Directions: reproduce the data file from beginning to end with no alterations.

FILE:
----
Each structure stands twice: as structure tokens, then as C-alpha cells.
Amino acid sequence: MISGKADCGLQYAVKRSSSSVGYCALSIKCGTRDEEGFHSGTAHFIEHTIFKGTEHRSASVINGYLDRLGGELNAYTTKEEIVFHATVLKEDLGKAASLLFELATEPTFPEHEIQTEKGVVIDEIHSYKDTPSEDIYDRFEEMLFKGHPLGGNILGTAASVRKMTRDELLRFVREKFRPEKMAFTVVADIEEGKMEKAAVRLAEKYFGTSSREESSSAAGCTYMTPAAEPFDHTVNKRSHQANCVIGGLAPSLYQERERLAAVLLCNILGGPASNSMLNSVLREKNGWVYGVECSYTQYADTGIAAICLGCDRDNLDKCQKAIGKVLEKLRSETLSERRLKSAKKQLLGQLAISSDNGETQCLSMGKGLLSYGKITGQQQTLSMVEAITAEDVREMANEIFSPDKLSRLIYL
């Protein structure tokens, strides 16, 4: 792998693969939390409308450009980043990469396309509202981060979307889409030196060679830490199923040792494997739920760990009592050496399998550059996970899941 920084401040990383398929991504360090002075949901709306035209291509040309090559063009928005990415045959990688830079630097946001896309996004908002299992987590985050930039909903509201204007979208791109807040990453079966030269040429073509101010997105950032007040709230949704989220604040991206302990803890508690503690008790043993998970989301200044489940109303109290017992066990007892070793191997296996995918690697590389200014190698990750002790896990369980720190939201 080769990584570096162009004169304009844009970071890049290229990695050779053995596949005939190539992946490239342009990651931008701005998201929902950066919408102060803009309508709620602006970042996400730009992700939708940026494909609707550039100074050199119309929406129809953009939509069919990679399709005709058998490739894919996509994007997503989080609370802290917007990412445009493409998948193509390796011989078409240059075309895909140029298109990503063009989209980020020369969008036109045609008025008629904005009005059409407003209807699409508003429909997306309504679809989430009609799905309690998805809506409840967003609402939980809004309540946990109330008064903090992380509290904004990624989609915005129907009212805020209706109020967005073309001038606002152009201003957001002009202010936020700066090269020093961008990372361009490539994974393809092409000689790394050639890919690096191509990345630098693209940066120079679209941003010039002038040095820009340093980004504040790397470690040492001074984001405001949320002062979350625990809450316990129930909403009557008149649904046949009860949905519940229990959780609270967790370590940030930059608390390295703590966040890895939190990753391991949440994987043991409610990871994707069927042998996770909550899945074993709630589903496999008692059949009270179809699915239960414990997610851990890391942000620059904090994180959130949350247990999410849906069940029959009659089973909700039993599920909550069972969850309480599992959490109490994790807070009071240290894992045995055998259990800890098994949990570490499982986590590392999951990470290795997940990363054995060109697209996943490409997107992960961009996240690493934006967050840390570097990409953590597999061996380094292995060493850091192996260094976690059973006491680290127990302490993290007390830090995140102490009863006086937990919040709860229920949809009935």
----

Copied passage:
Each structure stands twice: as structure tokens, then as C-alpha cells.
Amino acid sequence: MISGKADCGLQYAVKRSSSSVGYCALSIKCGTRDEEGFHSGTAHFIEHTIFKGTEHRSASVINGYLDRLGGELNAYTTKEEIVFHATVLKEDLGKAASLLFELATEPTFPEHEIQTEKGVVIDEIHSYKDTPSEDIYDRFEEMLFKGHPLGGNILGTAASVRKMTRDELLRFVREKFRPEKMAFTVVADIEEGKMEKAAVRLAEKYFGTSSREESSSAAGCTYMTPAAEPFDHTVNKRSHQANCVIGGLAPSLYQERERLAAVLLCNILGGPASNSMLNSVLREKNGWVYGVECSYTQYADTGIAAICLGCDRDNLDKCQKAIGKVLEKLRSETLSERRLKSAKKQLLGQLAISSDNGETQCLSMGKGLLSYGKITGQQQTLSMVEAITAEDVREMANEIFSPDKLSRLIYL
């Protein structure tokens, strides 16, 4: 792998693969939390409308450009980043990469396309509202981060979307889409030196060679830490199923040792494997739920760990009592050496399998550059996970899941 920084401040990383398929991504360090002075949901709306035209291509040309090559063009928005990415045959990688830079630097946001896309996004908002299992987590985050930039909903509201204007979208791109807040990453079966030269040429073509101010997105950032007040709230949704989220604040991206302990803890508690503690008790043993998970989301200044489940109303109290017992066990007892070793191997296996995918690697590389200014190698990750002790896990369980720190939201 080769990584570096162009004169304009844009970071890049290229990695050779053995596949005939190539992946490239342009990651931008701005998201929902950066919408102060803009309508709620602006970042996400730009992700939708940026494909609707550039100074050199119309929406129809953009939509069919990679399709005709058998490739894919996509994007997503989080609370802290917007990412445009493409998948193509390796011989078409240059075309895909140029298109990503063009989209980020020369969008036109045609008025008629904005009005059409407003209807699409508003429909997306309504679809989430009609799905309690998805809506409840967003609402939980809004309540946990109330008064903090992380509290904004990624989609915005129907009212805020209706109020967005073309001038606002152009201003957001002009202010936020700066090269020093961008990372361009490539994974393809092409000689790394050639890919690096191509990345630098693209940066120079679209941003010039002038040095820009340093980004504040790397470690040492001074984001405001949320002062979350625990809450316990129930909403009557008149649904046949009860949905519940229990959780609270967790370590940030930059608390390295703590966040890895939190990753391991949440994987043991409610990871994707069927042998996770909550899945074993709630589903496999008692059949009270179809699915239960414990997610851990890391942000620059904090994180959130949350247990999410849906069940029959009659089973909700039993599920909550069972969850309480599992959490109490994790807070009071240290894992045995055998259990800890098994949990570490499982986590590392999951990470290795997940990363054995060109697209996943490409997107992960961009996240690493934006967050840390570097990409953590597999061996380094292995060493850091192996260094976690059973006491680290127990302490993290007390830090995140102490009863006086937990919040709860229920949809009935």